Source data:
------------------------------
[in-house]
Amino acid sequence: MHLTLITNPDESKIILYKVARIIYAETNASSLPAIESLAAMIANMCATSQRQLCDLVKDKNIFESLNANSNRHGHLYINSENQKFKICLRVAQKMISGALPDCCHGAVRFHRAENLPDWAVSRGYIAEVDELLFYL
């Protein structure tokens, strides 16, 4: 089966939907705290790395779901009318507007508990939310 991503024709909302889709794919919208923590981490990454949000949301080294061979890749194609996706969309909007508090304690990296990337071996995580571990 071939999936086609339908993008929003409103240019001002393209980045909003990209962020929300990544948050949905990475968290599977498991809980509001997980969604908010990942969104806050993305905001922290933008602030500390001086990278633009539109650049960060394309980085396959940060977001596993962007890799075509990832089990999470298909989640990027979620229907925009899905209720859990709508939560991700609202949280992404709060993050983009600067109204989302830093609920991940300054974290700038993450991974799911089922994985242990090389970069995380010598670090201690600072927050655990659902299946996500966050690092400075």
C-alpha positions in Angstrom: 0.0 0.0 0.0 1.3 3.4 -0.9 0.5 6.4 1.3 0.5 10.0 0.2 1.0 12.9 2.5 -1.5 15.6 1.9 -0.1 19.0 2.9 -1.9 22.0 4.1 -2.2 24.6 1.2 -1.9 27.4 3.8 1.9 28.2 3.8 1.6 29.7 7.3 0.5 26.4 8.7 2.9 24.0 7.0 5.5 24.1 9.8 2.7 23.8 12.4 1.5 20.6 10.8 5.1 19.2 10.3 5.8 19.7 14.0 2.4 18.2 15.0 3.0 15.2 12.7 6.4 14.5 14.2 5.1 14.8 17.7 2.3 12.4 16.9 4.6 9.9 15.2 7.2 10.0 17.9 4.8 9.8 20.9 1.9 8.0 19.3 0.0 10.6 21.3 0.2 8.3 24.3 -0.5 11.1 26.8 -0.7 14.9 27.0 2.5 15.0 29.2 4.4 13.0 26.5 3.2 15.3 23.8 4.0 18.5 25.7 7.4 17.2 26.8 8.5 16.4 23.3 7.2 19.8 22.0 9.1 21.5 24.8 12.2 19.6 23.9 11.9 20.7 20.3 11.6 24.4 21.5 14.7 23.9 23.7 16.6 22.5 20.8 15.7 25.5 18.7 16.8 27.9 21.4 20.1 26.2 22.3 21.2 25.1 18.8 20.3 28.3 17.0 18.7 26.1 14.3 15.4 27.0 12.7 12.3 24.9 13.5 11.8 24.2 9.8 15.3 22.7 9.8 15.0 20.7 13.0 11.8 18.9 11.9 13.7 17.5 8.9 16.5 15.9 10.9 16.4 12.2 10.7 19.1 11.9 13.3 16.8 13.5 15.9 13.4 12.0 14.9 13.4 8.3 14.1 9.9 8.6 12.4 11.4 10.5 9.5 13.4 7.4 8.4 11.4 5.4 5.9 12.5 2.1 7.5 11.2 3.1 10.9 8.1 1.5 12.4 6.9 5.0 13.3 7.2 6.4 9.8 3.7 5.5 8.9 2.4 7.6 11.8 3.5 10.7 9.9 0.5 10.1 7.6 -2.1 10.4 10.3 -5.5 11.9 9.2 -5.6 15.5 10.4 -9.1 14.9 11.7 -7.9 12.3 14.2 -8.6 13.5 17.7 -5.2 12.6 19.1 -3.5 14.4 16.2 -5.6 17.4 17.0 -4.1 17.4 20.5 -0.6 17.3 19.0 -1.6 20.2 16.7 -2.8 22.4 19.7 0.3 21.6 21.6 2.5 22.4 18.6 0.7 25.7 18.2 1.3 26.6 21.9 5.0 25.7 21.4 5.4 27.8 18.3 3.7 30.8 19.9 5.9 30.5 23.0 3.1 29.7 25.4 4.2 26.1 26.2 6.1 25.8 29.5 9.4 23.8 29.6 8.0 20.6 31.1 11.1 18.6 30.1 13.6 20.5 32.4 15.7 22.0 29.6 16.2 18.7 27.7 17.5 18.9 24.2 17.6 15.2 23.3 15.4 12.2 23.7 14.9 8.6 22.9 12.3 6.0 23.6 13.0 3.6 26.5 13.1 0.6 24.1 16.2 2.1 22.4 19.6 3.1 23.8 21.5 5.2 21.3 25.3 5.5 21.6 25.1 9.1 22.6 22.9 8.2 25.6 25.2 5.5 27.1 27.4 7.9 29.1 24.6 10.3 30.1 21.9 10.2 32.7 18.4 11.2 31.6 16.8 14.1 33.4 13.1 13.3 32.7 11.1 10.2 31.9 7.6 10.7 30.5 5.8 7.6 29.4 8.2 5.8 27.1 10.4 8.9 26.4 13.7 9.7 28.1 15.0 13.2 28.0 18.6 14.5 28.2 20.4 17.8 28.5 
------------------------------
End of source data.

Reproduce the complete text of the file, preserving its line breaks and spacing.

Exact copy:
[in-house]
Amino acid sequence: MHLTLITNPDESKIILYKVARIIYAETNASSLPAIESLAAMIANMCATSQRQLCDLVKDKNIFESLNANSNRHGHLYINSENQKFKICLRVAQKMISGALPDCCHGAVRFHRAENLPDWAVSRGYIAEVDELLFYL
């Protein structure tokens, strides 16, 4: 089966939907705290790395779901009318507007508990939310 991503024709909302889709794919919208923590981490990454949000949301080294061979890749194609996706969309909007508090304690990296990337071996995580571990 071939999936086609339908993008929003409103240019001002393209980045909003990209962020929300990544948050949905990475968290599977498991809980509001997980969604908010990942969104806050993305905001922290933008602030500390001086990278633009539109650049960060394309980085396959940060977001596993962007890799075509990832089990999470298909989640990027979620229907925009899905209720859990709508939560991700609202949280992404709060993050983009600067109204989302830093609920991940300054974290700038993450991974799911089922994985242990090389970069995380010598670090201690600072927050655990659902299946996500966050690092400075």
C-alpha positions in Angstrom: 0.0 0.0 0.0 1.3 3.4 -0.9 0.5 6.4 1.3 0.5 10.0 0.2 1.0 12.9 2.5 -1.5 15.6 1.9 -0.1 19.0 2.9 -1.9 22.0 4.1 -2.2 24.6 1.2 -1.9 27.4 3.8 1.9 28.2 3.8 1.6 29.7 7.3 0.5 26.4 8.7 2.9 24.0 7.0 5.5 24.1 9.8 2.7 23.8 12.4 1.5 20.6 10.8 5.1 19.2 10.3 5.8 19.7 14.0 2.4 18.2 15.0 3.0 15.2 12.7 6.4 14.5 14.2 5.1 14.8 17.7 2.3 12.4 16.9 4.6 9.9 15.2 7.2 10.0 17.9 4.8 9.8 20.9 1.9 8.0 19.3 0.0 10.6 21.3 0.2 8.3 24.3 -0.5 11.1 26.8 -0.7 14.9 27.0 2.5 15.0 29.2 4.4 13.0 26.5 3.2 15.3 23.8 4.0 18.5 25.7 7.4 17.2 26.8 8.5 16.4 23.3 7.2 19.8 22.0 9.1 21.5 24.8 12.2 19.6 23.9 11.9 20.7 20.3 11.6 24.4 21.5 14.7 23.9 23.7 16.6 22.5 20.8 15.7 25.5 18.7 16.8 27.9 21.4 20.1 26.2 22.3 21.2 25.1 18.8 20.3 28.3 17.0 18.7 26.1 14.3 15.4 27.0 12.7 12.3 24.9 13.5 11.8 24.2 9.8 15.3 22.7 9.8 15.0 20.7 13.0 11.8 18.9 11.9 13.7 17.5 8.9 16.5 15.9 10.9 16.4 12.2 10.7 19.1 11.9 13.3 16.8 13.5 15.9 13.4 12.0 14.9 13.4 8.3 14.1 9.9 8.6 12.4 11.4 10.5 9.5 13.4 7.4 8.4 11.4 5.4 5.9 12.5 2.1 7.5 11.2 3.1 10.9 8.1 1.5 12.4 6.9 5.0 13.3 7.2 6.4 9.8 3.7 5.5 8.9 2.4 7.6 11.8 3.5 10.7 9.9 0.5 10.1 7.6 -2.1 10.4 10.3 -5.5 11.9 9.2 -5.6 15.5 10.4 -9.1 14.9 11.7 -7.9 12.3 14.2 -8.6 13.5 17.7 -5.2 12.6 19.1 -3.5 14.4 16.2 -5.6 17.4 17.0 -4.1 17.4 20.5 -0.6 17.3 19.0 -1.6 20.2 16.7 -2.8 22.4 19.7 0.3 21.6 21.6 2.5 22.4 18.6 0.7 25.7 18.2 1.3 26.6 21.9 5.0 25.7 21.4 5.4 27.8 18.3 3.7 30.8 19.9 5.9 30.5 23.0 3.1 29.7 25.4 4.2 26.1 26.2 6.1 25.8 29.5 9.4 23.8 29.6 8.0 20.6 31.1 11.1 18.6 30.1 13.6 20.5 32.4 15.7 22.0 29.6 16.2 18.7 27.7 17.5 18.9 24.2 17.6 15.2 23.3 15.4 12.2 23.7 14.9 8.6 22.9 12.3 6.0 23.6 13.0 3.6 26.5 13.1 0.6 24.1 16.2 2.1 22.4 19.6 3.1 23.8 21.5 5.2 21.3 25.3 5.5 21.6 25.1 9.1 22.6 22.9 8.2 25.6 25.2 5.5 27.1 27.4 7.9 29.1 24.6 10.3 30.1 21.9 10.2 32.7 18.4 11.2 31.6 16.8 14.1 33.4 13.1 13.3 32.7 11.1 10.2 31.9 7.6 10.7 30.5 5.8 7.6 29.4 8.2 5.8 27.1 10.4 8.9 26.4 13.7 9.7 28.1 15.0 13.2 28.0 18.6 14.5 28.2 20.4 17.8 28.5 